Yemeni men in wedding clothing: white thoobs, turbans, Western-style jackets, and jambiya. Photo from Afrahnasser.blogspot.com
Men in Yemen mostly wear headgears. There are plenty of different headdresses used in this country. The most popular and widespread are the turban and the alqaweq. Most of the people in the world know something about turbans. It is a headdress made by simple winding a long piece of cloth around the head (at least, it sounds simple – this process is not so easy for beginners). There are many styles of wearing the turban, as well as many variations of fabrics used. If to talk about the alqaweq, this headgear is much more mysterious for people outside Yemen. Usually, turbans are worn around the alqaweq – it is a kind of auxiliary hat. Though, it can be worn even without the turban. The alqaweq is made from cloth or straw / bamboo. The former is used by children and poor people while the latter is worn by old men and wealthy Yemeni. Headdresses in Yemen are very important accessories. In the past, there were even class divides by the headgears. Today such divides no longer exist, but usually you can tell a lot by the headdress of a person.
Traditional Yemeni shoes are made only from the natural materials. It is mostly leather. The shoes of Yemeni men can be slippers or low shoes (with the back part). Nowadays the traditional shoes are seldom worn in Yemen; usually, people who use folk costumes wear them.
Men's Yemeni national costume can't be imagined without a jambiya – famous Yemeni dagger. It is placed vertically at the center of a wide ornate belt. Jambiya is a curved dagger with a medial ridge; it usually has a very beautiful sheath with exquisite carving, gems, precious metals, and ornamentations. Jambiya is a ceremonial dagger; they are also used by traditional dancers and during dancing at the weddings.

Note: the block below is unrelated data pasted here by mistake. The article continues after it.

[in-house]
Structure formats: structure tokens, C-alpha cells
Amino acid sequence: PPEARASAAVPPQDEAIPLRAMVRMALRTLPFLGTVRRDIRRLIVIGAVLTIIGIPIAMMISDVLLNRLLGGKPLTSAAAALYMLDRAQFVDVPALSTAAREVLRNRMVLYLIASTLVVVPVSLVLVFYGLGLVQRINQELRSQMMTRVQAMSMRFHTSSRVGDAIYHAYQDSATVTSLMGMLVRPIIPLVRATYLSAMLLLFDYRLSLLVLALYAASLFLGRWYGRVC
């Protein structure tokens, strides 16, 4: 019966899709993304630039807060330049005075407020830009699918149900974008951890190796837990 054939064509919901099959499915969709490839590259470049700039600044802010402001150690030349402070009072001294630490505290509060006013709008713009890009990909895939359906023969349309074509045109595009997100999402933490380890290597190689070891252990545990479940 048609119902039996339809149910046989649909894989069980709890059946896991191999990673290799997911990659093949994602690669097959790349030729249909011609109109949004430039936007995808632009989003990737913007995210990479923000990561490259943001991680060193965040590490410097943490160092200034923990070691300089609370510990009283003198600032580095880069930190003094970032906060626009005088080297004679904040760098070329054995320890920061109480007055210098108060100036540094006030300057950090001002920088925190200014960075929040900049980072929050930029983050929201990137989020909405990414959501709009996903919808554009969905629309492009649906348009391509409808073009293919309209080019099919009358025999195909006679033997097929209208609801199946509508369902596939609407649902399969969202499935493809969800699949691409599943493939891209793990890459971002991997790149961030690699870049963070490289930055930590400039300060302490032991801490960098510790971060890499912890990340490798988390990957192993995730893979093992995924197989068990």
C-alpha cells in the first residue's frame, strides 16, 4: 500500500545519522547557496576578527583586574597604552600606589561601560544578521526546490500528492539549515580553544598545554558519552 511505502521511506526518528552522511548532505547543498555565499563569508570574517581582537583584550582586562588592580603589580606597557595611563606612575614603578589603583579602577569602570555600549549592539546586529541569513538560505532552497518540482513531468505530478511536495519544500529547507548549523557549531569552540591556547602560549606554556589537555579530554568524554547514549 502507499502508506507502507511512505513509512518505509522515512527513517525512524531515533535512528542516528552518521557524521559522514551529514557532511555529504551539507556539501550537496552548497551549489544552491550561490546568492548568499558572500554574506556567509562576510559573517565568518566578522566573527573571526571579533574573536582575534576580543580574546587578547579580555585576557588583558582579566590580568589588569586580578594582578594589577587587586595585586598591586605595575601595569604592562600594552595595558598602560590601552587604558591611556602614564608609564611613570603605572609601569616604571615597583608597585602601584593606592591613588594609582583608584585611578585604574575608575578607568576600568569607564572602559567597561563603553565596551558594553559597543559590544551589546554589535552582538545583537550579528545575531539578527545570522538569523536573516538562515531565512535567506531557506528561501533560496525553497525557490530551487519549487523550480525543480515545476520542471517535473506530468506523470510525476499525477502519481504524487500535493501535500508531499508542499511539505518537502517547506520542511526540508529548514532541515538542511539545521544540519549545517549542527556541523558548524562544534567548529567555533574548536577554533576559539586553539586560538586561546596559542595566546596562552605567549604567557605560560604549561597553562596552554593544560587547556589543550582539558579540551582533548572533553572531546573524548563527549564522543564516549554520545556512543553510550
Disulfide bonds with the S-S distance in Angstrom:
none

Female traditional garments
Yemeni women mostly wear very colorful outfits. A lot of Muslim women prefer dark colors, so you can often meet females in black hijabs, abayas or veils at the streets. But still much more women use bright-colored clothing with a lot of embroideries, jewelry, and decorative elements.
There are several universal dresses used by Yemeni women all around the country, but mostly each region has its typical traditional attire.
One of the most popular female clothing in Yemen is the traditional Sana'ani curtain-style dress. It is a brightly colored square-shaped cotton cloth wrapped around the body. This piece of cloth is called "Al-Masoon". Another obligatory part of Sana'ani dress is a separate cloth that covers the head, it is called "Al-Momq". It is mostly black with red and white inclusions. Al-Momq is made from silk or cotton. Married women often add another piece of clothing, called "Amomq". It is an additional head piece embroidered with silver or coral colors.